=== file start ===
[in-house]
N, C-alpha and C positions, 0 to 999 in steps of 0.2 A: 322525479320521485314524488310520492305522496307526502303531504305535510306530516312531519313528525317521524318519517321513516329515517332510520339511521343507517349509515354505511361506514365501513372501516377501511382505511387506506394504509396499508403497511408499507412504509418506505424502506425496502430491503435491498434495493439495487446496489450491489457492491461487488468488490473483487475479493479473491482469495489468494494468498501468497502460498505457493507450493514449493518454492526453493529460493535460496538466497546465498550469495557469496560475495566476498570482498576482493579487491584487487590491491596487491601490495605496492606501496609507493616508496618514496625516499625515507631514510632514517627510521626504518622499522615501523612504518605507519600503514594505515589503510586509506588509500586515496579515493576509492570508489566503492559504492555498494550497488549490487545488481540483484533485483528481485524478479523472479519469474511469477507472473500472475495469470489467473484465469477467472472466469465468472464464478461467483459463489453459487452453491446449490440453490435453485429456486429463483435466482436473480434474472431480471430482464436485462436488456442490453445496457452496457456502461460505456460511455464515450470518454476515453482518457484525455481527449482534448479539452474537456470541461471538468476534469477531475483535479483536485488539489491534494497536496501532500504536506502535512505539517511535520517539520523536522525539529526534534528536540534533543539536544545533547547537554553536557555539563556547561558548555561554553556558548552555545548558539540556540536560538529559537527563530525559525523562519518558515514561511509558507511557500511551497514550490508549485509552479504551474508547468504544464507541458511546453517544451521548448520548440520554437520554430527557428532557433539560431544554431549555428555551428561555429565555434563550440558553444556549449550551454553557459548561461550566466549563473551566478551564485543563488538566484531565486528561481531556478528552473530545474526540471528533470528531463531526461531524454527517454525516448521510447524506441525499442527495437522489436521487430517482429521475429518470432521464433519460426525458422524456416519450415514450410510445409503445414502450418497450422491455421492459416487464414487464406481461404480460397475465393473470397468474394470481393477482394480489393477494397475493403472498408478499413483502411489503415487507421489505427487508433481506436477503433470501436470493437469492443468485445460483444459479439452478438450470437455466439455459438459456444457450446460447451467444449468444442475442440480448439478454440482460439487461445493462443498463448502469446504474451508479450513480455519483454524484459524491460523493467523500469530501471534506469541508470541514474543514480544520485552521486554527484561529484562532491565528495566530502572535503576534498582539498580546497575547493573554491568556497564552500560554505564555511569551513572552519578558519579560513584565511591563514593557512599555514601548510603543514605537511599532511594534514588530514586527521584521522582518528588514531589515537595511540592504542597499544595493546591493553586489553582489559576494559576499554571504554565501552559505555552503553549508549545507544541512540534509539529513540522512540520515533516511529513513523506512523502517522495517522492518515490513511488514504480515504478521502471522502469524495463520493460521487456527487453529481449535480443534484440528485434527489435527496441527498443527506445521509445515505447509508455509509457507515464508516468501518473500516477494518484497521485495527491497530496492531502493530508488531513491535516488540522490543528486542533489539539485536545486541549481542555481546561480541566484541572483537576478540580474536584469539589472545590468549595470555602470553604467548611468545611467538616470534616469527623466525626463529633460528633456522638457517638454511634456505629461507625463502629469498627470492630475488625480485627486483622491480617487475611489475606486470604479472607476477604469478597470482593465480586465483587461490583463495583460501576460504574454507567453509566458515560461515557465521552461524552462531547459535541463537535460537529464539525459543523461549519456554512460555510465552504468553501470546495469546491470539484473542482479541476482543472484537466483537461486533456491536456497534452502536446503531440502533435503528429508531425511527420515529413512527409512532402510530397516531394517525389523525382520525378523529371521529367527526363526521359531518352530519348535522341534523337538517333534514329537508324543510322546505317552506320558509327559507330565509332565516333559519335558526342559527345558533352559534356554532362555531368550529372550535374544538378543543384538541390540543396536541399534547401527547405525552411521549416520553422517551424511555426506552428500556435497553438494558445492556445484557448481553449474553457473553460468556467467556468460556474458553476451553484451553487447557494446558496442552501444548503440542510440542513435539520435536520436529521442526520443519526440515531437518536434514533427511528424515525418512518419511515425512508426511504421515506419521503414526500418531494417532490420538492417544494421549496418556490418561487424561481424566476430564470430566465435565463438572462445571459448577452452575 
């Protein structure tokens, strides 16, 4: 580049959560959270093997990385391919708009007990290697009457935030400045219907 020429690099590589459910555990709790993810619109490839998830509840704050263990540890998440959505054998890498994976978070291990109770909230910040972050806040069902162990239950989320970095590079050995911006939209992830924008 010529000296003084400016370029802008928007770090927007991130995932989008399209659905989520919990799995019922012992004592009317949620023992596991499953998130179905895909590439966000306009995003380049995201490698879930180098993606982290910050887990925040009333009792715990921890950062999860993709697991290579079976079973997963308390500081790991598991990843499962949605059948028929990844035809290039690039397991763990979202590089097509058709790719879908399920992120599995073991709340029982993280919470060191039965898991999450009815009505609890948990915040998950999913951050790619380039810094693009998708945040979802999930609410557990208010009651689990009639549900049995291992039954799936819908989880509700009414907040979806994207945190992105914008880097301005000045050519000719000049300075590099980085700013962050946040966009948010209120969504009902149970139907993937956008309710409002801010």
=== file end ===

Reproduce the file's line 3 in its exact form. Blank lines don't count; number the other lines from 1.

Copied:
């Protein structure tokens, strides 16, 4: 580049959560959270093997990385391919708009007990290697009457935030400045219907 020429690099590589459910555990709790993810619109490839998830509840704050263990540890998440959505054998890498994976978070291990109770909230910040972050806040069902162990239950989320970095590079050995911006939209992830924008 010529000296003084400016370029802008928007770090927007991130995932989008399209659905989520919990799995019922012992004592009317949620023992596991499953998130179905895909590439966000306009995003380049995201490698879930180098993606982290910050887990925040009333009792715990921890950062999860993709697991290579079976079973997963308390500081790991598991990843499962949605059948028929990844035809290039690039397991763990979202590089097509058709790719879908399920992120599995073991709340029982993280919470060191039965898991999450009815009505609890948990915040998950999913951050790619380039810094693009998708945040979802999930609410557990208010009651689990009639549900049995291992039954799936819908989880509700009414907040979806994207945190992105914008880097301005000045050519000719000049300075590099980085700013962050946040966009948010209120969504009902149970139907993937956008309710409002801010």